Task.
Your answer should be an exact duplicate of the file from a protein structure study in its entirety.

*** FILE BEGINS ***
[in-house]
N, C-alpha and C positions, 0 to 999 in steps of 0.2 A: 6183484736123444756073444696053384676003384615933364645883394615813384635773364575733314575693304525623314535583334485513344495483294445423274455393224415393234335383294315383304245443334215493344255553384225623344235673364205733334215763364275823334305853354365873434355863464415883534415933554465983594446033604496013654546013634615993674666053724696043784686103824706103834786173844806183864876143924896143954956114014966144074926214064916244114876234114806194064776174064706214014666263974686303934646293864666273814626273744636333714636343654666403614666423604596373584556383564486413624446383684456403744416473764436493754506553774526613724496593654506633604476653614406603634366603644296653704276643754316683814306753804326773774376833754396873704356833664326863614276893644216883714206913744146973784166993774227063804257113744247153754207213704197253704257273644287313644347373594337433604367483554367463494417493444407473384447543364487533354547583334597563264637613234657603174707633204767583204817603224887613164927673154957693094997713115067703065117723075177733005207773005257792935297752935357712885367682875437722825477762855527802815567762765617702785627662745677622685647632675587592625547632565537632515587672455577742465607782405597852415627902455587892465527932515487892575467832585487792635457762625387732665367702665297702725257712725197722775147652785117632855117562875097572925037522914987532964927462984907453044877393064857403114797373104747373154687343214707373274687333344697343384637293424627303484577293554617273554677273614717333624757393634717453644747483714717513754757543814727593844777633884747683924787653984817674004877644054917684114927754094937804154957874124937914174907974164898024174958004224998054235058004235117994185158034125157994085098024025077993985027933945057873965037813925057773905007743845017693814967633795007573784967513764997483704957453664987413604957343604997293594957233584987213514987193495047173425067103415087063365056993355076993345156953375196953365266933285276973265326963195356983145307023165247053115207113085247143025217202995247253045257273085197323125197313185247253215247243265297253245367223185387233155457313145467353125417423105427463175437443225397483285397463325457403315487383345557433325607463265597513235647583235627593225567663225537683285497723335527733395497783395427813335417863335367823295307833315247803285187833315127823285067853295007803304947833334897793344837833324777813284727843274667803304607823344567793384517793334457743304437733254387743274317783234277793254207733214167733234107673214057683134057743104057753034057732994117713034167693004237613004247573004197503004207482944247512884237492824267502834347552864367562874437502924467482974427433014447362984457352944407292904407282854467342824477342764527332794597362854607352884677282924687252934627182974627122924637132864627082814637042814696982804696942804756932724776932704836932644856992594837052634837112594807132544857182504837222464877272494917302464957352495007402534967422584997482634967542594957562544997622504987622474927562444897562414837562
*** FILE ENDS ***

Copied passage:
[in-house]
N, C-alpha and C positions, 0 to 999 in steps of 0.2 A: 6183484736123444756073444696053384676003384615933364645883394615813384635773364575733314575693304525623314535583334485513344495483294445423274455393224415393234335383294315383304245443334215493344255553384225623344235673364205733334215763364275823334305853354365873434355863464415883534415933554465983594446033604496013654546013634615993674666053724696043784686103824706103834786173844806183864876143924896143954956114014966144074926214064916244114876234114806194064776174064706214014666263974686303934646293864666273814626273744636333714636343654666403614666423604596373584556383564486413624446383684456403744416473764436493754506553774526613724496593654506633604476653614406603634366603644296653704276643754316683814306753804326773774376833754396873704356833664326863614276893644216883714206913744146973784166993774227063804257113744247153754207213704197253704257273644287313644347373594337433604367483554367463494417493444407473384447543364487533354547583334597563264637613234657603174707633204767583204817603224887613164927673154957693094997713115067703065117723075177733005207773005257792935297752935357712885367682875437722825477762855527802815567762765617702785627662745677622685647632675587592625547632565537632515587672455577742465607782405597852415627902455587892465527932515487892575467832585487792635457762625387732665367702665297702725257712725197722775147652785117632855117562875097572925037522914987532964927462984907453044877393064857403114797373104747373154687343214707373274687333344697343384637293424627303484577293554617273554677273614717333624757393634717453644747483714717513754757543814727593844777633884747683924787653984817674004877644054917684114927754094937804154957874124937914174907974164898024174958004224998054235058004235117994185158034125157994085098024025077993985027933945057873965037813925057773905007743845017693814967633795007573784967513764997483704957453664987413604957343604997293594957233584987213514987193495047173425067103415087063365056993355076993345156953375196953365266933285276973265326963195356983145307023165247053115207113085247143025217202995247253045257273085197323125197313185247253215247243265297253245367223185387233155457313145467353125417423105427463175437443225397483285397463325457403315487383345557433325607463265597513235647583235627593225567663225537683285497723335527733395497783395427813335417863335367823295307833315247803285187833315127823285067853295007803304947833334897793344837833324777813284727843274667803304607823344567793384517793334457743304437733254387743274317783234277793254207733214167733234107673214057683134057743104057753034057732994117713034167693004237613004247573004197503004207482944247512884237492824267502834347552864367562874437502924467482974427433014447362984457352944407292904407282854467342824477342764527332794597362854607352884677282924687252934627182974627122924637132864627082814637042814696982804696942804756932724776932704836932644856992594837052634837112594807132544857182504837222464877272494917302464957352495007402534967422584997482634967542594957562544997622504987622474927562444897562414837562